Growth factors limit the protein phosphatase activity of PTEN and its interaction with AKT in cancer cells
Hormones and GFs acting through the PI3KC1 pathway lead to the activation of AKT, which thereafter can elicit the downstream effects as long as it remains phosphorylated. This implies that PTEN should be inactive, at least transitorily. We tested whether the presence of GFs could influence the action of PTEN on AKT. In a first experiment, MCF7 breast cancer cells, which express wt PTEN, were cultured in complete medium (containing GFs) in order to activate the AKT pathway, and thereafter cultured for 4 h in a medium without GFs. In the latter, AKT was found dephosphorylated at position Thr308 (Figure 10A). Analog experiment performed in parallel cultures in which the cells had been transfected with a siRNA to specifically knock-down PTEN indicated that this protein was indeed causing the dephosphorylation of AKT (Figure 10A). Next, we asked whether GFs could interfere with the binding of PTEN to AKT. To this end, we analyzed the immunoprecipitates of PTEN from WRO thyroid cancer cells that had been cultured as above. Strikingly, the precipitate of PTEN from the cells cultured in the presence of GFs contained a lower amount of total AKT and a higher amount of phosphoAKT than those of the respective proteins in the precipitate of PTEN from the cells cultured in the absence of GFs (Figure 10B). Taken together, these data support the view that GFs can limit the PTEN-AKT interaction and the PTEN-mediated dephosphorylation of AKT.
Figure 10: Growth factors affect the interaction of PTEN-AKT and the dephosphorylation of AKT. A. MCF7 cells were cultured for 24 h in the presence of fetal bovine serum (containing GFs) and thereafter for 4 h in the culture medium devoid of serum. A parallel culture in which PTEN was silenced via siRNA transfection was cultured in the same experimental conditions. Cell homogenates were then assayed by western blotting for the expression of PTEN, AKT and Thr308 phosphoAKT. On removal of GFs AKT was dephosphorylated (left panel), and this effect was not observed in the cells not expressing PTEN (right panel). The experiment was performed in triplicate, and the densitometric values of the relevant bands (average ± S.D.) are shown in the histogram. B. WRO cells were cultured for 24 h in the presence of fetal bovine serum (containing GFs) and thereafter for 4 h in the culture medium devoid of serum. At the end, PTEN was immunoprecipitated from the cell homogenates and the presence of AKT and phosphoAKT was assessed in the precipitates by western blotting. The data indicate that a higher amount of AKT and a lower amount of phosphoAKT were bound to PTEN when the cells were cultured in the absence of GFs, compared to the control counterpart. Densitometry of the relevant bands is shown.
Bioinformatic analysis of the 3D structure predicts that the K128_R130del PTEN mutant is devoid of both lipid and protein phosphatase activities
The K128_R130del mutation in the exon 5 of PTEN was first described by Saito et al. in A2780 cells. These cells express high level of phospho-AKT, and this effect has been attributed to the loss of the lipid phosphatase activity . Yet, the data here reported are consistent with the hypothesis that the mutation affects also the protein phosphatase function. We used the Swiss-Model to determine the theoretical 3D structure of K128_R130del PTEN in order to check whether the mutation is compatible with the loss of both the lipid and protein phosphatase activities. As shown in Figure 11A, the loss of the three amino acids in the phosphatase domain does not alter the 3D structure of the mutant PTEN. The comparison of the phosphatase domains from wt PTEN and from the mutant PTEN (Figure 11B) reveals a dramatic change in the intra-chain interactions between the amino acids involved in the phosphatase function. In particular, the deletion causes the loss of the following hydrogen bonds: F90-R130, K128-G132, G129-V133, K128-T167; and instead a hydrogen bond between T128 (corresponding to T131 in the wt) and V130 (corresponding to V133 in wt) is formed. Such changes in the coupling of amino acids along with the loss of G129 in the phosphatase domain are likely to affect both the lipid and protein phosphatase function of PTEN.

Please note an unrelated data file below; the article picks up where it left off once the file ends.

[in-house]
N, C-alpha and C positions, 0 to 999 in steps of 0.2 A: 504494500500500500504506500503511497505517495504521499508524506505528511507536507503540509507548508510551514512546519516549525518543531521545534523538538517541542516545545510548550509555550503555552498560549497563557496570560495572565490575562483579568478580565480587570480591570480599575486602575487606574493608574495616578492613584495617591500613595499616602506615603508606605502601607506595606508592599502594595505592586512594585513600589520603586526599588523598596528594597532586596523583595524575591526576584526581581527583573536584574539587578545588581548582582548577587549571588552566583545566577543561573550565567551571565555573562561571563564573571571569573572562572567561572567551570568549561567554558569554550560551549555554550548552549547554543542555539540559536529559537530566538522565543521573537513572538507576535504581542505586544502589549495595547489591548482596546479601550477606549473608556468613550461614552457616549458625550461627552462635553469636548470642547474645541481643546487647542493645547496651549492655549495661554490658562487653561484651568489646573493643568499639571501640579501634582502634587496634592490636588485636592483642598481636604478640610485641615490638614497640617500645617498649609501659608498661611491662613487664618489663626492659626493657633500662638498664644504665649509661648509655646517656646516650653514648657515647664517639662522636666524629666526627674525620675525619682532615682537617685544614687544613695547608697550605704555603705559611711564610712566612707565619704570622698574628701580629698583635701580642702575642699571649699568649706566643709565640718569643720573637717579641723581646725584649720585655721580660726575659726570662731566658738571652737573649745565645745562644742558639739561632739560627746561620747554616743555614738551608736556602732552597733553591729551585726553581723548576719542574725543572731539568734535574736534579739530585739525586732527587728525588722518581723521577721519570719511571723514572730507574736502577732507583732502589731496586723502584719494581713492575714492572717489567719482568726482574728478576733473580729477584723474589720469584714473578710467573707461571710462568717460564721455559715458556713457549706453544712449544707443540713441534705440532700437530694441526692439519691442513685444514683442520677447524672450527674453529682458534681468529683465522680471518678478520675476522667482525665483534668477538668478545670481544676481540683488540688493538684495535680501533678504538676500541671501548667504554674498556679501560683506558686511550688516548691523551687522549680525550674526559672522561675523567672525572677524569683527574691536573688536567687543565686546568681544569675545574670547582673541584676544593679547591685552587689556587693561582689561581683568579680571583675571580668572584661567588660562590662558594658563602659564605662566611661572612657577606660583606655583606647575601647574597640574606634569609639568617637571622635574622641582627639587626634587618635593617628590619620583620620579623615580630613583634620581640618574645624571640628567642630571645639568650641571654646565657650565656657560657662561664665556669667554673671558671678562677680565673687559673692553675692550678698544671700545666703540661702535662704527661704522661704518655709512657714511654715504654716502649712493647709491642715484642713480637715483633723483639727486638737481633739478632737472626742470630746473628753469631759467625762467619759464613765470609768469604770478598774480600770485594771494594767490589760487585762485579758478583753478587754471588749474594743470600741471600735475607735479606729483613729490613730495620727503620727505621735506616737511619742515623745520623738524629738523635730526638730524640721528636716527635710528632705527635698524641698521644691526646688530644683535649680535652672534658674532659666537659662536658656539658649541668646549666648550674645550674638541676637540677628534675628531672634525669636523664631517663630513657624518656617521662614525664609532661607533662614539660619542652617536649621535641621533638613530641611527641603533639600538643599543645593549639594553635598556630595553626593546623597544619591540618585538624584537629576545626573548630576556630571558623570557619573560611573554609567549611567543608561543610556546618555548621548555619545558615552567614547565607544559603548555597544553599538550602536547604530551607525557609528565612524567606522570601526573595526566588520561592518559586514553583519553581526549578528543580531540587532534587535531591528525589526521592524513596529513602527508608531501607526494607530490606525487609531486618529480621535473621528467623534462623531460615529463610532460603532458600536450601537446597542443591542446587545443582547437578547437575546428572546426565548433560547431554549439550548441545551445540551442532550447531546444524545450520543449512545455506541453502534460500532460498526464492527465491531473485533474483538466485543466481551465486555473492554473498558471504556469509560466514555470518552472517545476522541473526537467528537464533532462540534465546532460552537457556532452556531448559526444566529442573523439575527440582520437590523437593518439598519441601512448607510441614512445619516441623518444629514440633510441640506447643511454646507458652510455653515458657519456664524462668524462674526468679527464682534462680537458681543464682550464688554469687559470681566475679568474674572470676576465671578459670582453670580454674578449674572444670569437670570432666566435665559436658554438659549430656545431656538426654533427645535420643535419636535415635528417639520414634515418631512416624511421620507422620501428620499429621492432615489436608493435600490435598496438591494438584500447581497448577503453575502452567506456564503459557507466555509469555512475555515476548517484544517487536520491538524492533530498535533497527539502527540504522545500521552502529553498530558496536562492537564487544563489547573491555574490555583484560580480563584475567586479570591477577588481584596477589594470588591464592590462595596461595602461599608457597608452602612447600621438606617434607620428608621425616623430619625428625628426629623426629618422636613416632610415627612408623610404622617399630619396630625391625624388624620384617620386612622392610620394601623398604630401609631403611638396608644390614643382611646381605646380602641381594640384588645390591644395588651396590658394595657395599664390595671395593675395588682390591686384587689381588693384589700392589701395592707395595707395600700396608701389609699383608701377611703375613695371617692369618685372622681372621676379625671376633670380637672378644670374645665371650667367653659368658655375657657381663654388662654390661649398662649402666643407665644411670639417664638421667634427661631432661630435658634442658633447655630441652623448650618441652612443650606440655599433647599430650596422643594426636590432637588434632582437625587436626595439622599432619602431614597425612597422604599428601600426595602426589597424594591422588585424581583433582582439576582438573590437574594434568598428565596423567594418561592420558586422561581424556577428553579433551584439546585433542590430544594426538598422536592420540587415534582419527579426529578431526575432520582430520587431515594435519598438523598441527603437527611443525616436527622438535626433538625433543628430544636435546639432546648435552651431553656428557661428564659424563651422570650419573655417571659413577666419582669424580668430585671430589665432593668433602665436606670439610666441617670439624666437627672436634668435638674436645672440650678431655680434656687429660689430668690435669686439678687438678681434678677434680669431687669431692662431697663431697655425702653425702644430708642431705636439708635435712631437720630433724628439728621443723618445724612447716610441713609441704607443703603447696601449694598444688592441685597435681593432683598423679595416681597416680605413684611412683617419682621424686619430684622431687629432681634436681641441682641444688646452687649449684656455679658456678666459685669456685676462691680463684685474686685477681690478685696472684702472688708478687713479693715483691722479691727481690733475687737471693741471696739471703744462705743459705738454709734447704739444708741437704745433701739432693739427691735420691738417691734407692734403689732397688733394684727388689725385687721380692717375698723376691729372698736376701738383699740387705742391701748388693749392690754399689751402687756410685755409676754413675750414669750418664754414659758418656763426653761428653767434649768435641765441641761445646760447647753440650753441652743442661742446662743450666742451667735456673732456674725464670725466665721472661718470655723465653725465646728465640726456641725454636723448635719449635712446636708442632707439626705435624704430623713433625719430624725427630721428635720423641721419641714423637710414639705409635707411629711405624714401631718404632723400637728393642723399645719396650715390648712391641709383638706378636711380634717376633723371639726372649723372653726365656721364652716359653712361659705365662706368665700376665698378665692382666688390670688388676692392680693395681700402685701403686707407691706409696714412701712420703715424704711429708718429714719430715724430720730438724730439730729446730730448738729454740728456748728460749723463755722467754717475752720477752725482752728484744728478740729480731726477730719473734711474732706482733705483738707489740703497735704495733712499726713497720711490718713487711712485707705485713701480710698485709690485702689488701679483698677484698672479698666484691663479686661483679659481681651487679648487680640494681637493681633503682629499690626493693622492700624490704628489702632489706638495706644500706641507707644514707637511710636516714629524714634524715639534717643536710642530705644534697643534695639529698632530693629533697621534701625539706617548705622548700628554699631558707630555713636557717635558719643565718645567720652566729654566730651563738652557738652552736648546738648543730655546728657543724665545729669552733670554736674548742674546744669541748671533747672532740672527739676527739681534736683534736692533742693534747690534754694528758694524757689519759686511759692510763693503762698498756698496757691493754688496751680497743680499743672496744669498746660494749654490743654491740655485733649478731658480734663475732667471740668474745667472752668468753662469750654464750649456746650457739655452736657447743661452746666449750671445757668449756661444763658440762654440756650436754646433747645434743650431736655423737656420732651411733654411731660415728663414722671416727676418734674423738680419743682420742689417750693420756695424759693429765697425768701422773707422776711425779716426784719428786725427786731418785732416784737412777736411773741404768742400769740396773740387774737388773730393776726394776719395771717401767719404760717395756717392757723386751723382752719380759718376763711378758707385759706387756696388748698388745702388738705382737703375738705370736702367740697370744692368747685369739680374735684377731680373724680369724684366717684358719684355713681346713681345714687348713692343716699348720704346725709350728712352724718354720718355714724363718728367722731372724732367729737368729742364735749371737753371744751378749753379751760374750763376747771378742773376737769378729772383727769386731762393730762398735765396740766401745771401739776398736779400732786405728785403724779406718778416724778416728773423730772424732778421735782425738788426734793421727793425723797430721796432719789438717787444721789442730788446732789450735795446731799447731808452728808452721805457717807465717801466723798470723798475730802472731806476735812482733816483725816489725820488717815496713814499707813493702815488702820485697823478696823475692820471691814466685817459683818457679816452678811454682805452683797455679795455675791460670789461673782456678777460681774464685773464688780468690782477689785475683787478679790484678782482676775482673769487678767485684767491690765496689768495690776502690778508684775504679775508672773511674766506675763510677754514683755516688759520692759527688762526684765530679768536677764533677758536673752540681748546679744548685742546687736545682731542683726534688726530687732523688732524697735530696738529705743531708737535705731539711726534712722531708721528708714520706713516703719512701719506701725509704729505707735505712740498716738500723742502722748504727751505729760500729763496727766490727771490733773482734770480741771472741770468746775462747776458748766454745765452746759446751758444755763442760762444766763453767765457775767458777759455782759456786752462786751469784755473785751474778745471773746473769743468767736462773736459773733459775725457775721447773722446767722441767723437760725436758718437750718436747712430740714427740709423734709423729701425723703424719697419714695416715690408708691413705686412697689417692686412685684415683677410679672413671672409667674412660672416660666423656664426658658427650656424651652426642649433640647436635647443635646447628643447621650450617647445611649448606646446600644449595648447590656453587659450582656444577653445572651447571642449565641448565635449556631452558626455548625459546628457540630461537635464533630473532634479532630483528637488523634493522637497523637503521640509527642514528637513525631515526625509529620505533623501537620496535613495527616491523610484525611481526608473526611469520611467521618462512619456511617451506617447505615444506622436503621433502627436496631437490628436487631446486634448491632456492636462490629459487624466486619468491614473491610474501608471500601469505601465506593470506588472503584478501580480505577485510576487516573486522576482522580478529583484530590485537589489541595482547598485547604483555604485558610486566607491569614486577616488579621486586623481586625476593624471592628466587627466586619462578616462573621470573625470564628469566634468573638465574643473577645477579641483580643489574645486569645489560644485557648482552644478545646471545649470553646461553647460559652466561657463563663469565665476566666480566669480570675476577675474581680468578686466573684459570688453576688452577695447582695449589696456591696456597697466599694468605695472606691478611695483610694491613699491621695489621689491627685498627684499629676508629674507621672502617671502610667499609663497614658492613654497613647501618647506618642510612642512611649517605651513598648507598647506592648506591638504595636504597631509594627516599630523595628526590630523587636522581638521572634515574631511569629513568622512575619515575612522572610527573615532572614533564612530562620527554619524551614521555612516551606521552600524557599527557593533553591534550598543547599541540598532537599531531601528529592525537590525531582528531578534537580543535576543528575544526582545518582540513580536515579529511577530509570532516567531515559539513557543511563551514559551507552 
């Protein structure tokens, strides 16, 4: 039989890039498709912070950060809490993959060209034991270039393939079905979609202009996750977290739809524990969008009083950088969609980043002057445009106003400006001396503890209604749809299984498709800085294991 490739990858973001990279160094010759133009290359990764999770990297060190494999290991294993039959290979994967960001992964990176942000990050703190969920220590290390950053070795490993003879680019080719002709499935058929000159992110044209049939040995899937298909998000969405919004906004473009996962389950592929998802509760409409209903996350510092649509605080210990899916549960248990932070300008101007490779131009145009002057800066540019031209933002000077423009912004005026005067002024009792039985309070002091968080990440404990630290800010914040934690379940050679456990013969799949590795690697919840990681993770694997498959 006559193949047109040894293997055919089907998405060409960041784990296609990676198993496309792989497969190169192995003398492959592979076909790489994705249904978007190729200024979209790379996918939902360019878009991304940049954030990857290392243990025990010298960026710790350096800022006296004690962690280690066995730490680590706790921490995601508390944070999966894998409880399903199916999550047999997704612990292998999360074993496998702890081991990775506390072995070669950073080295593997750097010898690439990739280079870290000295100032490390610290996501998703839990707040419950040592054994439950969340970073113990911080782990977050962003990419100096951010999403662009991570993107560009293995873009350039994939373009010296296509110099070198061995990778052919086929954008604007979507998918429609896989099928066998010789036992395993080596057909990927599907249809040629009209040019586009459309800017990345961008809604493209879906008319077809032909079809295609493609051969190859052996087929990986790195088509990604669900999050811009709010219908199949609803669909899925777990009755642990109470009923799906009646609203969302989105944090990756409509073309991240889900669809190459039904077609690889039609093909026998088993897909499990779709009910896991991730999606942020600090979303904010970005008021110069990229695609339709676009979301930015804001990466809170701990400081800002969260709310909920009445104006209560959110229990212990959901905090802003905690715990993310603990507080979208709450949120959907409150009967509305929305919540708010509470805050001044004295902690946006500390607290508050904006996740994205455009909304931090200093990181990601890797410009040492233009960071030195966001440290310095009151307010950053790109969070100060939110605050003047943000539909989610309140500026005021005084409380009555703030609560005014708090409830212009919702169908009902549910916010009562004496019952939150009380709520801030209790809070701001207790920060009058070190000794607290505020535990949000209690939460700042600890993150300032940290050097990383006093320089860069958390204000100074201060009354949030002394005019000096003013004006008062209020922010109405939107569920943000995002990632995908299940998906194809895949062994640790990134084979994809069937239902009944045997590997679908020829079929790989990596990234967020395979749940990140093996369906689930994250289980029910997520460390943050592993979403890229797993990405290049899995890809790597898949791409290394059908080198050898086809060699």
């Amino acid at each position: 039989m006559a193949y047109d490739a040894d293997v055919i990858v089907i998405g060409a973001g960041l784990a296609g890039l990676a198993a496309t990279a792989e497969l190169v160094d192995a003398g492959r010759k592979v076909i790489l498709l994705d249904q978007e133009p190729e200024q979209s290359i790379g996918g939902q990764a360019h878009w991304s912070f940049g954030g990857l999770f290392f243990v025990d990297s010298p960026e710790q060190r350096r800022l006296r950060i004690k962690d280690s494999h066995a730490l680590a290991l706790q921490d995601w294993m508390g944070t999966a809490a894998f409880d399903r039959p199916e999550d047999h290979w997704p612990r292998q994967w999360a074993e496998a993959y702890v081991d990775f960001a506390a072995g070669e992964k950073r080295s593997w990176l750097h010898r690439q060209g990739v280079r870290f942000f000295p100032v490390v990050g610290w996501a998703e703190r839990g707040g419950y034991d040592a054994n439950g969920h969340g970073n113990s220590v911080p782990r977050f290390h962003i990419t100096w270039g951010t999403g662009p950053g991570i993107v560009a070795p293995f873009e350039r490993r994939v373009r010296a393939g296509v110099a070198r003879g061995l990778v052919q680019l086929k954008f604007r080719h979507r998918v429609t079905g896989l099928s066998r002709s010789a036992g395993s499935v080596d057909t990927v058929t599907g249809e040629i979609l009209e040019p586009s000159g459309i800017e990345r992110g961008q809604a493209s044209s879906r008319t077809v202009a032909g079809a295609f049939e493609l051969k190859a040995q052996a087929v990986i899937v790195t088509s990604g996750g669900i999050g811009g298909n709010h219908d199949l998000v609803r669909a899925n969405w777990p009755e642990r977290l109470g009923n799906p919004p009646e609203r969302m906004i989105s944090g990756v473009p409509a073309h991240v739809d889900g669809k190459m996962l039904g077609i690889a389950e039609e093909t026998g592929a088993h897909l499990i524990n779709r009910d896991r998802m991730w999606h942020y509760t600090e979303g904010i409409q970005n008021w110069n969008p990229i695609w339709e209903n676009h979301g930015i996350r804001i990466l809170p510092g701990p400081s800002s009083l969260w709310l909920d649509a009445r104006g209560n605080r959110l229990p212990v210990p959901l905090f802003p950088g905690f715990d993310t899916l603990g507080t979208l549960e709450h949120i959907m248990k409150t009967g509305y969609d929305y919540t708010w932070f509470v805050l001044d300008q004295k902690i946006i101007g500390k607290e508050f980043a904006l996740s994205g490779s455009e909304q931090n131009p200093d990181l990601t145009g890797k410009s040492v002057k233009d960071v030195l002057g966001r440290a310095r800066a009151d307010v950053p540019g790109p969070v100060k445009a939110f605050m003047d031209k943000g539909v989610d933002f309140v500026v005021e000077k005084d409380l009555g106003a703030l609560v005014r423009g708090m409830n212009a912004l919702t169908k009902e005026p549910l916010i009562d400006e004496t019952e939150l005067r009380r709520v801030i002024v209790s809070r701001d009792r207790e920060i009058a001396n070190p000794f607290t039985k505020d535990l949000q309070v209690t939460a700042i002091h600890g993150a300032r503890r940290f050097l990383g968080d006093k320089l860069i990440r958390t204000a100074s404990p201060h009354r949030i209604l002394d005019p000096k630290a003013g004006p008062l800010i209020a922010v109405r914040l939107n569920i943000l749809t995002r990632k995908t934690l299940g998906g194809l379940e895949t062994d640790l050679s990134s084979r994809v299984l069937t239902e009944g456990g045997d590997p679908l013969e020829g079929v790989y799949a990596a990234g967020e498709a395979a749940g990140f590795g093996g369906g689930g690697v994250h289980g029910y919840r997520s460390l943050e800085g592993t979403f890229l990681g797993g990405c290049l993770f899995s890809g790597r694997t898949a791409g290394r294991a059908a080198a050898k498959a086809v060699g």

Figure 11: Prediction model of the structural alterations in K128_R130del PTEN mutant. A. Superimposition of WT (in blue) and K128_R130del (in yellow) PTEN molecules (only the phosphatase domain is shown) performed by Swiss-Model. In red is indicated the tract of alpha helix missing in the PTEN mutant. B. Changing in amino acidic bonds between WT and PTEN K128_R130 PTEN in the phosphatase domain. In red is indicated the tract of alpha helix lost in the deleted mutant. The green lines indicate the hydrogen bonds. The analysis was perfomed by Swiss-Model.
In order to sustain the anabolic requirements for cell proliferation, cancer cells consume glucose at a rate 30 to 200 times greater than their normal counterparts [2, 37]. The glycolytic rate is even higher in cancer stem cells. A recent study showed that GLUT1-dependent glucose internalization sustains the growth and survival of cancer stem cells, and is essential for the maintenance of the stemness properties . The expression of GLUT1 has been linked functionally to polychemioresistance, cell proliferation and metastasization of tumors [39, 40, 5, 11]. Further, GLUT1 also facilitates the uptake of Vitamin C  and of melatonin  in cancer cells, and this may have an impact on cancer progression. The above notions underlay the need to improve our knowledge on the pathways that control the expression and translocation of GLUT1 on the plasmamembrane of cancer cells, as this can pave the way for new metabolic therapies [43–45]. The PI3KC1-AKT pathway plays a major role in driving the translocation of GLUT1 from para-golgian vesicles onto the plasmamembrane , as also shown in the present study. This pathway is frequently up-regulated in cancer cells because of activating mutations in the PI3KC1 and/or AKT genes. The phosphorylation of AKT relies on the availability of PIP3, which are produced by PI3KC1 and degraded by the lipid phosphatase PTEN. Thus, the lack of functional PTEN also favors the AKT-mediated plasmamembrane expression of GLUT1 and the uptake of glucose [20, 22]. PTEN is a tumor suppressor gene very frequently mutated, silenced or deleted in human cancers . This gene codes for a dual lipid and protein phosphatase that influences the behavior and the fate of the cell by regulating the activation of pathways that control the cell metabolism, cell survival and cell death, cell proliferation, cell migration, and genome stability [47, 48, 21]. The most common mutations involving the phosphatase domain (coded by exon 5) of PTEN are C124S , G129E  and K128_R130del , among others. So far, the Y155C PTEN mutant has been described only in a glioblastoma . Here we show that the ovarian cancer cell line OVCAR-3 also expresses this mutant isoform of PTEN.